The Best Day Date Watches
There have been plenty of times over the last year and a half—alternatively in lockdown then not in lockdown, in the office and then working from home—when I’ve completely lost track of what day of the week it is (and what month, on occasion).
In circumstances like that, a day-date watch of some kind would have been a useful addition to the collection. Sadly, I don’t actually own one yet, so I thought I’d do a bit of research for myself into some of the best on the market and see if I could turn it into some form of helpful guide in case anyone else is experiencing the same sort of day-of-the-week amnesia.
So below are a selection of duel calendar watches I’m particularly keen on, ranging from the easily affordable to the eye-wateringly expensive.
Casio G-Shock GMW-B5000D-1 Full Metal
In truth, any of Casio’s mind-bogglingly vast collection of G-Shock watches would do the day-date job, but I’ve a real hankering for the old-school vibes of the GMW-B5550D-1.
The case shape is taken from the very first of the breed, the DW-5000C, released (if you can believe it) a full 40-years ago this year!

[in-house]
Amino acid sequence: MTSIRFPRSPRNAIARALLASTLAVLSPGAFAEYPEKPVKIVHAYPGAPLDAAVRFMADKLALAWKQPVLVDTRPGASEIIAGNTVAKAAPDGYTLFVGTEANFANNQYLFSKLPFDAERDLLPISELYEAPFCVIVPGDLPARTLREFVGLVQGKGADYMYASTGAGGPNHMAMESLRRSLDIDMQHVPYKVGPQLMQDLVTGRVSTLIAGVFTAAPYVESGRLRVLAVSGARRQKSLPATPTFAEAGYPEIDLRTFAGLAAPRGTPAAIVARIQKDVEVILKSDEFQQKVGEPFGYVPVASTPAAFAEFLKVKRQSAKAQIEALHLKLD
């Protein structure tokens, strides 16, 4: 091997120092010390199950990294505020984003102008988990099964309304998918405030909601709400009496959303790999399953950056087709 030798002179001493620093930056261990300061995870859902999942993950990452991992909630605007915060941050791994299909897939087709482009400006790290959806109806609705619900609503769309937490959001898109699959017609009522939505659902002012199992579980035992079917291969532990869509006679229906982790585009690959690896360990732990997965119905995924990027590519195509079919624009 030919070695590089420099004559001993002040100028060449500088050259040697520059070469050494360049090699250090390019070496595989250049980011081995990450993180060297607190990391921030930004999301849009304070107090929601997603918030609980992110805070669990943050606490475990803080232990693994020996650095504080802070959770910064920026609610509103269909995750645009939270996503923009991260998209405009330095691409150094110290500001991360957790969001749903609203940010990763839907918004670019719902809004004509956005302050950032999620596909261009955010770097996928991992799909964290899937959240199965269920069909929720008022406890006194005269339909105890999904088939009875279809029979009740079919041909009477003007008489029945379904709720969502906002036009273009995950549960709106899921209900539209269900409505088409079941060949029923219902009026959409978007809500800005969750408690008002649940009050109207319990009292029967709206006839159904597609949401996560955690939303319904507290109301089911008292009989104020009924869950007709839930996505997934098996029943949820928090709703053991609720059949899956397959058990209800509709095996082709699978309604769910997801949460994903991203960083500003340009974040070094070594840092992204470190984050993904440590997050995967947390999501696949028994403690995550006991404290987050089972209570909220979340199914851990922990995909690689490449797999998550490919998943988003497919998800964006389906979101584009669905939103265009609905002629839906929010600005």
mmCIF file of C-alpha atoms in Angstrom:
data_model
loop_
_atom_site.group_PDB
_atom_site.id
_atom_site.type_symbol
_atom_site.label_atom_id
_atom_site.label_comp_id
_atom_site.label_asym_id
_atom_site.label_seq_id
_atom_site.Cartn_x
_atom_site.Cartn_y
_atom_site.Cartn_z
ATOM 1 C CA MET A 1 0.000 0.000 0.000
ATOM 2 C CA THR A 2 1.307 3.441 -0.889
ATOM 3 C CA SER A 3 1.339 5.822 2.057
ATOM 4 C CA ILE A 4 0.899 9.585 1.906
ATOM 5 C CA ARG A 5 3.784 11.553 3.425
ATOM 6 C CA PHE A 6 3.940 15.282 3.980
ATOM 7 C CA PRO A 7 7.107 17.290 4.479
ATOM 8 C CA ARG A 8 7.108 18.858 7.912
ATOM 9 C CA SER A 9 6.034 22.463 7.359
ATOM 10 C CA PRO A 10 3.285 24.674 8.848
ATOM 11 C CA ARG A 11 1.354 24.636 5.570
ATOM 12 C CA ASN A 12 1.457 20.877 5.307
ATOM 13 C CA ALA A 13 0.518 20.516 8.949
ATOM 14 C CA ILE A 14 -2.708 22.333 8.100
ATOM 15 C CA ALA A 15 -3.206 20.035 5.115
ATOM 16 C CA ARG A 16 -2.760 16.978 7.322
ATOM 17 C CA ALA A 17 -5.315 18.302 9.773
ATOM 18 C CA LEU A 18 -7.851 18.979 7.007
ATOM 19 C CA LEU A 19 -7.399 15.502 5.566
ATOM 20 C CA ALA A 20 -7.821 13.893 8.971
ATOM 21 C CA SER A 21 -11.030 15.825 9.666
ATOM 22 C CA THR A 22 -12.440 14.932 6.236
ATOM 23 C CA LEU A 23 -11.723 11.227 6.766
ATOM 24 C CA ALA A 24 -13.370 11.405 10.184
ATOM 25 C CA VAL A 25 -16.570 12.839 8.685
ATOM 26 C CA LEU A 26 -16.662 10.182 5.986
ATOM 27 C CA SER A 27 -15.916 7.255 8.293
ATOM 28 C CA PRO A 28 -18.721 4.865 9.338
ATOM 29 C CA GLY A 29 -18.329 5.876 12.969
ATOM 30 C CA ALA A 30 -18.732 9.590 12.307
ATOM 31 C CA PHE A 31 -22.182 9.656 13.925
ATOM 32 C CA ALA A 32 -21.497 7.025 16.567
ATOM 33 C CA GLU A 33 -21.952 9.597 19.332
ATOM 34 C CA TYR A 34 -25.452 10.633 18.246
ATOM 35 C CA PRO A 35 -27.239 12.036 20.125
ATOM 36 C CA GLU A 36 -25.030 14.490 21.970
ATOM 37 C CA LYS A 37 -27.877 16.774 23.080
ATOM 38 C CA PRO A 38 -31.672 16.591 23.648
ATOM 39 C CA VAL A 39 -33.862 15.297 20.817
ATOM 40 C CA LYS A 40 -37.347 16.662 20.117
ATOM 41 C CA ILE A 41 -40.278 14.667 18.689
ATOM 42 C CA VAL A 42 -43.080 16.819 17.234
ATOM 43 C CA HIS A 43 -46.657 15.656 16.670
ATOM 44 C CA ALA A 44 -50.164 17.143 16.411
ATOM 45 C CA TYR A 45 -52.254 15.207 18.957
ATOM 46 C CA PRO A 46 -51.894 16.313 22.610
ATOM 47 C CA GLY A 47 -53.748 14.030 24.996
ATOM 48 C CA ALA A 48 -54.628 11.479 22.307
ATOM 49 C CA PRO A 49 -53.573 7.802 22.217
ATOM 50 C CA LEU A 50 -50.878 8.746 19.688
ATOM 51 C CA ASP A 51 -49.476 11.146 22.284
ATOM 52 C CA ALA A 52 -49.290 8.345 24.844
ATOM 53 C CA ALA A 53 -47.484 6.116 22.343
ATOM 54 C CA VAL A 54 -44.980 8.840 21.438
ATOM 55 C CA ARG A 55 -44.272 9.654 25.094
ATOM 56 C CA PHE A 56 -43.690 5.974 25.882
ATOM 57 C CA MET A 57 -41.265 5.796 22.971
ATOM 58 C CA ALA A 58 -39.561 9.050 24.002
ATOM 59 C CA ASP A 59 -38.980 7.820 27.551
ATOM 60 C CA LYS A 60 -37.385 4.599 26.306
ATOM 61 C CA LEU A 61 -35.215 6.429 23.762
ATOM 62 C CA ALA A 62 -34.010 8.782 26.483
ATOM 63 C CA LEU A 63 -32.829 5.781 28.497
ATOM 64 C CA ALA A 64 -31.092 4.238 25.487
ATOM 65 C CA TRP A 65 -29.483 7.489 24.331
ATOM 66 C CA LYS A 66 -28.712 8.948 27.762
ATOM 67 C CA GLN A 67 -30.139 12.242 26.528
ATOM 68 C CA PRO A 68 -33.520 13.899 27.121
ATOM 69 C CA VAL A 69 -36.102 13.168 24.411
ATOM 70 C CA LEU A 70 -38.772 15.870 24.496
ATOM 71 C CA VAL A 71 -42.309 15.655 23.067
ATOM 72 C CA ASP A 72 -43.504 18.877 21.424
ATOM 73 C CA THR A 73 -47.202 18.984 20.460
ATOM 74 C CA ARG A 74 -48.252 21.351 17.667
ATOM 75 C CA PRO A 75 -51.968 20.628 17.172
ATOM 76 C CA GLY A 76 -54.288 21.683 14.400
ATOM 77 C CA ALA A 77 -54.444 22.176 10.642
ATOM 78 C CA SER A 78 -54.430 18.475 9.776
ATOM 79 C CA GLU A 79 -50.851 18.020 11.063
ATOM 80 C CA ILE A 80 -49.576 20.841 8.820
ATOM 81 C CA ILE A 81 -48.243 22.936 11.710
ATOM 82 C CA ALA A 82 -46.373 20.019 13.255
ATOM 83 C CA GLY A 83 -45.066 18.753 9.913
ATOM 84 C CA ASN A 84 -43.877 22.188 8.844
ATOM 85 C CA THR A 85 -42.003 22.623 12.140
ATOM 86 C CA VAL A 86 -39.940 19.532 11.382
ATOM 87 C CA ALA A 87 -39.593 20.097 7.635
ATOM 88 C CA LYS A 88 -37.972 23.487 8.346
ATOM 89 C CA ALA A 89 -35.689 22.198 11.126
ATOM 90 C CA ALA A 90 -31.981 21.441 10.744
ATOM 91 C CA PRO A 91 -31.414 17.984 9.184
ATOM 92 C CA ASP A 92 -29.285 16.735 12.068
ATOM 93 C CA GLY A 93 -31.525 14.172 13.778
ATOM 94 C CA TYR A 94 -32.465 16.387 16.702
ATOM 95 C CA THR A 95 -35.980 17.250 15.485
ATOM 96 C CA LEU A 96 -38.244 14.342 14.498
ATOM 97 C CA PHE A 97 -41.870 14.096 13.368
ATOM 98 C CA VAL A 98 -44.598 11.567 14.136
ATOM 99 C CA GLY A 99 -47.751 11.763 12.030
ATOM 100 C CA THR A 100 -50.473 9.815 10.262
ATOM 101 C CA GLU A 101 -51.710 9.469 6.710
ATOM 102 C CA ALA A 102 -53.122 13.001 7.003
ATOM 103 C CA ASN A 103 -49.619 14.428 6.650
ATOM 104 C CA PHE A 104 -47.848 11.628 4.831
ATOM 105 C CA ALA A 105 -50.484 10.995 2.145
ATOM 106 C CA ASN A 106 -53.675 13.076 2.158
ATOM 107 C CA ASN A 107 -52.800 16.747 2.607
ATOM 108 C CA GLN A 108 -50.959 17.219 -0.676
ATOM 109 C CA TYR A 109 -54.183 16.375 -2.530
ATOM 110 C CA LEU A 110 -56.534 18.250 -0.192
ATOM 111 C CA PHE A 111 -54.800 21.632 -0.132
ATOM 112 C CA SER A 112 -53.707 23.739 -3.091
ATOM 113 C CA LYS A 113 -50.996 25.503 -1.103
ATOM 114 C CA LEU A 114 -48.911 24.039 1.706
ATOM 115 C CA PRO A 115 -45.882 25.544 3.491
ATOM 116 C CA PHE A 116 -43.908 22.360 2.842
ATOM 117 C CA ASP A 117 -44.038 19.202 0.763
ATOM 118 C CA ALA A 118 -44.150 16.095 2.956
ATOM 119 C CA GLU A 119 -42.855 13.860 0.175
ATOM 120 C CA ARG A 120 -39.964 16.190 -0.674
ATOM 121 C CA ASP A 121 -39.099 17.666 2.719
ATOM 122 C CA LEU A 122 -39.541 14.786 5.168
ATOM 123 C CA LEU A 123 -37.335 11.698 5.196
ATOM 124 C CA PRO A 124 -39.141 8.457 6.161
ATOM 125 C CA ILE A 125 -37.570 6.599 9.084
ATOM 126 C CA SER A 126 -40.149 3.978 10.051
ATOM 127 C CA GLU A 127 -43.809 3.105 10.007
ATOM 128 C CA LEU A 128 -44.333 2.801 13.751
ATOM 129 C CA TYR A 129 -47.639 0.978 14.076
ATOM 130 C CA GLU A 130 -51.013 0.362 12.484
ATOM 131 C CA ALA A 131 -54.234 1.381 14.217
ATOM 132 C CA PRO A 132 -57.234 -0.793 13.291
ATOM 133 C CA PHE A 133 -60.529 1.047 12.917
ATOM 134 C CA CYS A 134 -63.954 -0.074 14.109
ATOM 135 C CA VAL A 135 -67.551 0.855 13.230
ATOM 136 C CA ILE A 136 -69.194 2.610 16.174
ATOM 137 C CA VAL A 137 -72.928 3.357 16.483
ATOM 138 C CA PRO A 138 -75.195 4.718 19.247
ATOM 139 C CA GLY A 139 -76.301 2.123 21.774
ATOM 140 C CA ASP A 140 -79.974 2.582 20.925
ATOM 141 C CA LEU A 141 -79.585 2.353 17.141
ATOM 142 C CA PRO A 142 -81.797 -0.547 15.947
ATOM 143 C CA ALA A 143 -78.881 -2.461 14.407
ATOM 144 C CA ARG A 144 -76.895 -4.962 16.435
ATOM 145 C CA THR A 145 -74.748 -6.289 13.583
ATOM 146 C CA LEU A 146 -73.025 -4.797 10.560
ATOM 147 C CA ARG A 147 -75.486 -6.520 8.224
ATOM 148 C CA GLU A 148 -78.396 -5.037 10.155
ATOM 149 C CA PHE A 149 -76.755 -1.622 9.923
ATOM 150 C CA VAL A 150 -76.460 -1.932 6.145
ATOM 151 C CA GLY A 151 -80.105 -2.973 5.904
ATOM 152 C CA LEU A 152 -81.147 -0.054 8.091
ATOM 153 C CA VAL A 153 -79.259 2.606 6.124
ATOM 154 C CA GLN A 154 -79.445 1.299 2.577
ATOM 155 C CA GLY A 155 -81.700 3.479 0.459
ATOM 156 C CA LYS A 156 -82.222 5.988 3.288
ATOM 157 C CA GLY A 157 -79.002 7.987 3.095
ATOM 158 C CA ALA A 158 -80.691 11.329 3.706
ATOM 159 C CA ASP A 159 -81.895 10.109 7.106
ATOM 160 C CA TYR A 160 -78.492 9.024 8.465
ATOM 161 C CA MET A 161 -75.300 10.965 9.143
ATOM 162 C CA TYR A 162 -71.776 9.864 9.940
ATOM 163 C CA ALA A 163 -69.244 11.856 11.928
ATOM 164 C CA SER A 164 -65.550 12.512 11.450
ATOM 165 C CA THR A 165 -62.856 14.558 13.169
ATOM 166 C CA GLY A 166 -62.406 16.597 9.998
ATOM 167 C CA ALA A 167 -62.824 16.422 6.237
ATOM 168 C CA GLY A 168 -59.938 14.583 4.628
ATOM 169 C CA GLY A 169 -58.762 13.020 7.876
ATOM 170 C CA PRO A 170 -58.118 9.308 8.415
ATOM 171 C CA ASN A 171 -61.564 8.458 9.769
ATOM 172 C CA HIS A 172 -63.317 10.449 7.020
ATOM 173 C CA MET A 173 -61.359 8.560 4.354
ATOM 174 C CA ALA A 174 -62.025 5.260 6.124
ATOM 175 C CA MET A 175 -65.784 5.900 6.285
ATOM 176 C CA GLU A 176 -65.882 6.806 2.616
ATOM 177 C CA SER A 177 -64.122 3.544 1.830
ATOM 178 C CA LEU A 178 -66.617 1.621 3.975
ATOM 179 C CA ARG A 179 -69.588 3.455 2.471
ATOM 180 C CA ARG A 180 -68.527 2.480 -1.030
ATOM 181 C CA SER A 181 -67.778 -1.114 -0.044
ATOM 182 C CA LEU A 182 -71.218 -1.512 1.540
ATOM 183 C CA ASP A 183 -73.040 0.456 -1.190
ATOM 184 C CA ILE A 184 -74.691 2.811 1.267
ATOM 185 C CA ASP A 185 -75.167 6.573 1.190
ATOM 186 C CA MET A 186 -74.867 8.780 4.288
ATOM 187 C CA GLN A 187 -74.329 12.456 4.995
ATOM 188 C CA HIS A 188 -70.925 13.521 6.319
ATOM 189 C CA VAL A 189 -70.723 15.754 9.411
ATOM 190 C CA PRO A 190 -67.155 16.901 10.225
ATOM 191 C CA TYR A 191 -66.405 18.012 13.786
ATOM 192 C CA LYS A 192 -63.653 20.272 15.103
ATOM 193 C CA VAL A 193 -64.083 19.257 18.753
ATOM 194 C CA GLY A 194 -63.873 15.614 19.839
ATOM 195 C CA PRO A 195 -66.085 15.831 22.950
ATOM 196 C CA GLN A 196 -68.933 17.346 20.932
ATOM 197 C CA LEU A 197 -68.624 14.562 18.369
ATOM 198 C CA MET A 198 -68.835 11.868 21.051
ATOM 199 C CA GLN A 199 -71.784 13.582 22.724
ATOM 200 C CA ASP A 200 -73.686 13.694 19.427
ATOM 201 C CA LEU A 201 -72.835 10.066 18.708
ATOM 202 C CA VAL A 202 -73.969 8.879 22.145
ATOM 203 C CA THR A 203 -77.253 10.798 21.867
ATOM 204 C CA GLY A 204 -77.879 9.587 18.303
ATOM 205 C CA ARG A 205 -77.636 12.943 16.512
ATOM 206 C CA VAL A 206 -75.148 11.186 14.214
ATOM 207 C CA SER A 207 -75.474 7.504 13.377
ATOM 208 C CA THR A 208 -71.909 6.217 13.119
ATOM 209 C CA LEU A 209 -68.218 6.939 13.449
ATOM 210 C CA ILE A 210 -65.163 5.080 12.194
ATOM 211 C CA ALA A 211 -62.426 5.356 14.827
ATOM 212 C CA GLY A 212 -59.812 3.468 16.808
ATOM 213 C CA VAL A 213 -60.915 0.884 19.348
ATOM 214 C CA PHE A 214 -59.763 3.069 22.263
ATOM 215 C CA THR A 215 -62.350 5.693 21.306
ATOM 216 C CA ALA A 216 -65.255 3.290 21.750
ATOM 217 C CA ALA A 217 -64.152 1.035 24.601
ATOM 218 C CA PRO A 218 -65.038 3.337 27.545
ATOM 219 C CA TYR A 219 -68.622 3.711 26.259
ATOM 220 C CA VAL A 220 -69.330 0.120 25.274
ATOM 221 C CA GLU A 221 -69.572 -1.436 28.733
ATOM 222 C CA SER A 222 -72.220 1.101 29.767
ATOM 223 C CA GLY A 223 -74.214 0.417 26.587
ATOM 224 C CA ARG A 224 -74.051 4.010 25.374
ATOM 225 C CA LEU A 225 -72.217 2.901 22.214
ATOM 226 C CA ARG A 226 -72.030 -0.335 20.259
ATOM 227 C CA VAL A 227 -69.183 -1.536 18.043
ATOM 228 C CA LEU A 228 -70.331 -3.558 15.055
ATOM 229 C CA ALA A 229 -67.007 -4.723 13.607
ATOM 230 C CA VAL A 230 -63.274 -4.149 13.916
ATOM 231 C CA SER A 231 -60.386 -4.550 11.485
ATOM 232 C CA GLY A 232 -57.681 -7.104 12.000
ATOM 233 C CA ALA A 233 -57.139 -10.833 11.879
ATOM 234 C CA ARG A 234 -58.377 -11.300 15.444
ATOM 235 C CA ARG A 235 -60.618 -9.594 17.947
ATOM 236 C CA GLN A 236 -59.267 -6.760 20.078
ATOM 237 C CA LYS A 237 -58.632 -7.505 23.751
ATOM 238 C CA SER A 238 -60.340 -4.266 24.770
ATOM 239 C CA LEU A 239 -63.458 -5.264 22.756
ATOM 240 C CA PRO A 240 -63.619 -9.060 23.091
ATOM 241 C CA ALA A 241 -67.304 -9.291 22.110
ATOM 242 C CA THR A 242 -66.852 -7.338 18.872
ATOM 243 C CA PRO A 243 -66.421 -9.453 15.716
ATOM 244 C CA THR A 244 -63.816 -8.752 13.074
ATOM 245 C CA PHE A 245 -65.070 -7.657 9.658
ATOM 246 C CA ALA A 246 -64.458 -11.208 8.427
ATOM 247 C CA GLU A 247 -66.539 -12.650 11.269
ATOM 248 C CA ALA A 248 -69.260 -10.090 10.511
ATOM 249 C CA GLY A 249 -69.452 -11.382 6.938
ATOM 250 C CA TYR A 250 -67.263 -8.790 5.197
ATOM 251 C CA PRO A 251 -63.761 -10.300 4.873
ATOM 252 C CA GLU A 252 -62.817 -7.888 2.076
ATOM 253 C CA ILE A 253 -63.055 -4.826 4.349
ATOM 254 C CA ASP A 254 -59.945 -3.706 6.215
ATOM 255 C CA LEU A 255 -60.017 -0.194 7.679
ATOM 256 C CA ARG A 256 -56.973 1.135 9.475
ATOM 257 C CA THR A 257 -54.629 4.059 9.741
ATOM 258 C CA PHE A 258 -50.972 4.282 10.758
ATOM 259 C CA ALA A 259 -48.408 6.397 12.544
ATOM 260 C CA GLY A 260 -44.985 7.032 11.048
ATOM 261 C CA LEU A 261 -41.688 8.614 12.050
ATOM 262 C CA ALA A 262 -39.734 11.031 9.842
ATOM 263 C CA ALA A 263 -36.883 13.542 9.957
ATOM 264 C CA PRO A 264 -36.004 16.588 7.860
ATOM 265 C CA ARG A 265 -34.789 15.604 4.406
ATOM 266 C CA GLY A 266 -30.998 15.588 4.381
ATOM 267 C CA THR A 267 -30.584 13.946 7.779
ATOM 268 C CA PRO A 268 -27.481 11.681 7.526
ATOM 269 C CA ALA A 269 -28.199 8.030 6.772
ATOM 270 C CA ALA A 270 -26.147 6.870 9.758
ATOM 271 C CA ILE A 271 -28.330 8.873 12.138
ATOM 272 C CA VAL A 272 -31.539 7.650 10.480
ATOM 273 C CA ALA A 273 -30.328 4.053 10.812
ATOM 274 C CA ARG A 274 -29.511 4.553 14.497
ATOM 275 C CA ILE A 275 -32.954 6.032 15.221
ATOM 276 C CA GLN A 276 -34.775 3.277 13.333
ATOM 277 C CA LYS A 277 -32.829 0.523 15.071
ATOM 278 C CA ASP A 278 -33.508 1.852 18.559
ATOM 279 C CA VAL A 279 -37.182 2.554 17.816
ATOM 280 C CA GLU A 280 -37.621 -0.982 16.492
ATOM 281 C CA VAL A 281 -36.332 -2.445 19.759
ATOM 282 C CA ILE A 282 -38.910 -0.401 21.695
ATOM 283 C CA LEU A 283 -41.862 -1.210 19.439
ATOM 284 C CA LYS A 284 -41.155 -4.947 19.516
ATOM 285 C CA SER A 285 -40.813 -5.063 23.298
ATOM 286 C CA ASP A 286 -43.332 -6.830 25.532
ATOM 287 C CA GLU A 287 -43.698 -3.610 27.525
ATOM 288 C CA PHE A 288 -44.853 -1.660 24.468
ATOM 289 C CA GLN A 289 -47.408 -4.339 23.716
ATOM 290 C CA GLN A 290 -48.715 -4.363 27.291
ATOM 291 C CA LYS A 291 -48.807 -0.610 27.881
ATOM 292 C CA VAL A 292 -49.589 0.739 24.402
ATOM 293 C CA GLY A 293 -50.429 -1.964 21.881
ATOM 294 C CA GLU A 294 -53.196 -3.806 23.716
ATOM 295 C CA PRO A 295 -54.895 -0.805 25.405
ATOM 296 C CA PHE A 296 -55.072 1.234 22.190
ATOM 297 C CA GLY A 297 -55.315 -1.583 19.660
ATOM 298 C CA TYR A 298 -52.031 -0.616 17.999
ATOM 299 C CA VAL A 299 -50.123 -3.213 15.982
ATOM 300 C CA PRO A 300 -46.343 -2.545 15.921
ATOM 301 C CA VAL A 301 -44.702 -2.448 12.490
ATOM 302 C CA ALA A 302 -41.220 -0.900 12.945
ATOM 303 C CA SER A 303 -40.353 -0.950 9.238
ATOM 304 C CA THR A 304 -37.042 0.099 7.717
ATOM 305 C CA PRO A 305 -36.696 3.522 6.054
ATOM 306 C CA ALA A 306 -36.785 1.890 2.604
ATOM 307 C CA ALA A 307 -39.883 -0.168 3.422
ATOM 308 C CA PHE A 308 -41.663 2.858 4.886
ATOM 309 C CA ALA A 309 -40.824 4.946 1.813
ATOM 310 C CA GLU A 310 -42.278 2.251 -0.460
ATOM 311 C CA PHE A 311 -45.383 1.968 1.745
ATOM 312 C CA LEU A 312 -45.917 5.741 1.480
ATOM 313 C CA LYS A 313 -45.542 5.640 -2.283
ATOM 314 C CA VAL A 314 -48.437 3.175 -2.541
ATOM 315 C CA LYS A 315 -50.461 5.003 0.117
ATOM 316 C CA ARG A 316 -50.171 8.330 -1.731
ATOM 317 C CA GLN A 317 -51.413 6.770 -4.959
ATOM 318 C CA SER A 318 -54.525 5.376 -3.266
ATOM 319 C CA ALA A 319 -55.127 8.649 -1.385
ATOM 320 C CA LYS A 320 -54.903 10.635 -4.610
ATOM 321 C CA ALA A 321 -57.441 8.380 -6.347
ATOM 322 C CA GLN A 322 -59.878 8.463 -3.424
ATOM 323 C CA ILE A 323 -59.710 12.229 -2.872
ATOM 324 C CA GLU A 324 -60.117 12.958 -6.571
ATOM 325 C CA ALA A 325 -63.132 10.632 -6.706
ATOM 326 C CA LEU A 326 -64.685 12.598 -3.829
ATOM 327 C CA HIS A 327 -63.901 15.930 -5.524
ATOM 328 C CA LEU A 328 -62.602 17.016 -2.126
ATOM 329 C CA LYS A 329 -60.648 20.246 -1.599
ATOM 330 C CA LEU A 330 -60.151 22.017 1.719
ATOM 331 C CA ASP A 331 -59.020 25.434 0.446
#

However, just because they are renowned to be the toughest watches on the planet and the choice of most of the world’s military forces, it doesn’t mean there’s any need to skimp on style.
This is the first G-Shock rendered in steel, with not a hint of plastic anywhere, making it one of the classiest looking digital watches available. And it is brimming with the latest tech too; from Tough Solar Power, to Multi-Band 6 auto radio timekeeping, to Bluetooth mobile link.
What’s more, at around $600, you’ll have a hard time finding anything else offering so much for so little.
Hamilton Classic Pan Europ Automatic
There just aren’t enough watches out there you could describe as ‘fun’ for my liking these days, but Hamilton’s Pan Europ is certainly one.
The name is somewhat misleading however; this is a model heavy on the Americana, with the red, white and blue dominating the dial and carrying over onto the NATO strap.
If the color scheme wasn’t enough, the 42mm tonneau-shape case also ensures plenty of presence and the in-house Hamilton H-30 movement onboard gives an impressive 80-hour reserve.